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A Sinking Feeling about Florida’s Phosphate Mines

A series of environmental disasters has beset Florida’s phosphate mining industry, including the recent opening of a massive sinkhole 40 miles east of Tampa.

A series of environmental disasters has beset Florida’s phosphate mining industry, including the recent opening of a massive sinkhole 40 miles east of Tampa.

Chris O'Meara/AP Photo

Editor's Note: The bad news keeps coming about Florida’s phosphate strip-mining industry. Mosaic, the world’s largest phosphate company, made headlines around the world when a giant sinkhole opened up in August in a towering stack of acidic, radioactive phosphate mining waste. The sinkhole sent a reported 215 million gallons of polluted water into the underground fresh water aquifer. This weekend, the company reported another accident, this time a 50,000-gallon spill of phosphoric acid at its fertilizer manufacturing plant near Lakeland. That’s the third spill in less than three months. On Sept. 30, the company reported a 97,000-gallon spill at its fertilizer production facility in Bartow, Florida.

Chances are good that you saw the dramatic images on your TV or computer screen—an aerial video showing a waterfall of polluted wastewater gushing into a giant sinkhole in Florida.

Sinkholes are fairly common in Florida, but this one poses a serious problem because it opened up in the middle of a mountain of radioactive, acidic waste stacked next to a phosphate strip mine. The mining company, Mosaic, announced that at least 215 million gallons of its waste disappeared into the sinkhole, which leads to an underground aquifer about 40 miles east of Tampa.

The company told reporters that the sinkhole is 220 feet deep—making it one of the deepest ever measured in the state. Mosaic is now pumping up groundwater at the site in hopes of containing the spill, but it’s anybody’s guess if that technique will actually work. The nooks and crannies in Florida’s aquifer are like the holes in a slice of Swiss cheese, and water movement down there is notoriously unpredictable. Mosaic is paying for testing of nearby private drinking water wells, and some residents have filed a class-action lawsuit.

ABC News reports on the toxic water contamination caused by the Mosaic sinkhole.
ABC News/YouTube

At Earthjustice’s Florida office, we were also shocked to see images of the sinkhole. But sadly, environmental disasters are not unprecedented in the phosphate mining industry. In 1994, a sinkhole opened up at this very same facility, also sending waste into the underground aquifer. Florida phosphate mining is destructive and dangerous, and we have taken part in legal challenges to the industry repeatedly over the years. 

Minnesota-based Mosaic Phosphate scrapes off Florida’s surface land to get down to the bones of ancient sea creatures, which contain phosphate. The mining leaves behind a moonscape with scars that are visible from space. The phosphate from these ancient sea sediments is then chemically processed into phosphoric acid used in fertilizer and sold around the world. The process leaves behind massive mountains of radioactive, acidic waste that can tower 50 to 70 feet high. Some two dozen of these mounds are scattered around South-Central Florida, posing a huge environmental risk.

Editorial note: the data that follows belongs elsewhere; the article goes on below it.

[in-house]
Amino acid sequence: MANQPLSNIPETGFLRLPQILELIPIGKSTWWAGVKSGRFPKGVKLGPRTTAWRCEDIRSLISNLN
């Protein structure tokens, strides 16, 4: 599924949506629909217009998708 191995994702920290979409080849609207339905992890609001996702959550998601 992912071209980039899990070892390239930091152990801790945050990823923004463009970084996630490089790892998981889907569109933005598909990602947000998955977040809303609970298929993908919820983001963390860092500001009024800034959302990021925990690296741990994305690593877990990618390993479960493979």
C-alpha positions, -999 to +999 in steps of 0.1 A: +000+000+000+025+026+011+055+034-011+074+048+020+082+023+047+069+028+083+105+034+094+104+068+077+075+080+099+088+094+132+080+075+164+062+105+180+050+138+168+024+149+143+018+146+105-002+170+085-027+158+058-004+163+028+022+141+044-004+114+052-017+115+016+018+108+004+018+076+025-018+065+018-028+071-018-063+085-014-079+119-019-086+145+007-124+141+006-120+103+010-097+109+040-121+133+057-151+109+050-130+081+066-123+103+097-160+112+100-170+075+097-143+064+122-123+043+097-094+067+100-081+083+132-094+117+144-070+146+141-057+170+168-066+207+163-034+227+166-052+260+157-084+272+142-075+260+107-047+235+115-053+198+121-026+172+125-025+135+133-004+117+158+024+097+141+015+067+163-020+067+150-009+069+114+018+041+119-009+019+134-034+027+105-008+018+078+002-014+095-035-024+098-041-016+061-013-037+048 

Beyond sinkholes, the industry has been the cause of a series of other nasty environmental disasters. In 1997, a phosphate processing plant spilled 50 million gallons of contaminated water into the Alafia River near Tampa Bay, killing millions of fish. In 2003, the state Department of Environmental Protection and the U.S. EPA got stuck holding the bag when a phosphate company went out of business, leaving a massive amount of environmental waste behind near Tampa Bay. The two agencies opted to hire contractors to treat the waste, load it onto barges and then cruise around the Gulf of Mexico, spraying the waste and hoping for the best. At the time, the cleanup was estimated to cost $141 million—depleting a state fund that’s supposed to pay to restore lands after companies have stripped them of phosphate.

In 2004, hurricane flood waters covered a phosphate mining waste pile, spilling 65 million gallons of polluted waste into Tampa Bay. The waste killed crabs, shrimp and fish and destroyed 150 acres of mangroves and 22 acres of seagrass.

Last year, Mosaic settled a federal lawsuit by agreeing to set up a $1.8 billion fund to treat, store and dispose of 60 billion pounds of hazardous waste at its facilities in Florida and Louisiana.

In past legal cases, we’ve challenged the phosphate industry’s heavy groundwater use, especially in areas where water supplies are already in trouble. We were able to get the state to scale back a permit to a phosphate corporation for massive groundwater withdrawal. We’ve also challenged the industry’s land-use tactics and the environmental destruction it wreaks on important natural areas.

Mosaic is the largest phosphate company in the world, and it is also a major campaign contributor to both political parties in Florida. Despite recurring environmental troubles, the company currently has plans to dramatically expand its Florida mining operations. 

We’re keeping a keen eye on what happens with the phosphate industry in Florida. We don’t believe any industry should be allowed to wreck the public’s water and land for profit.

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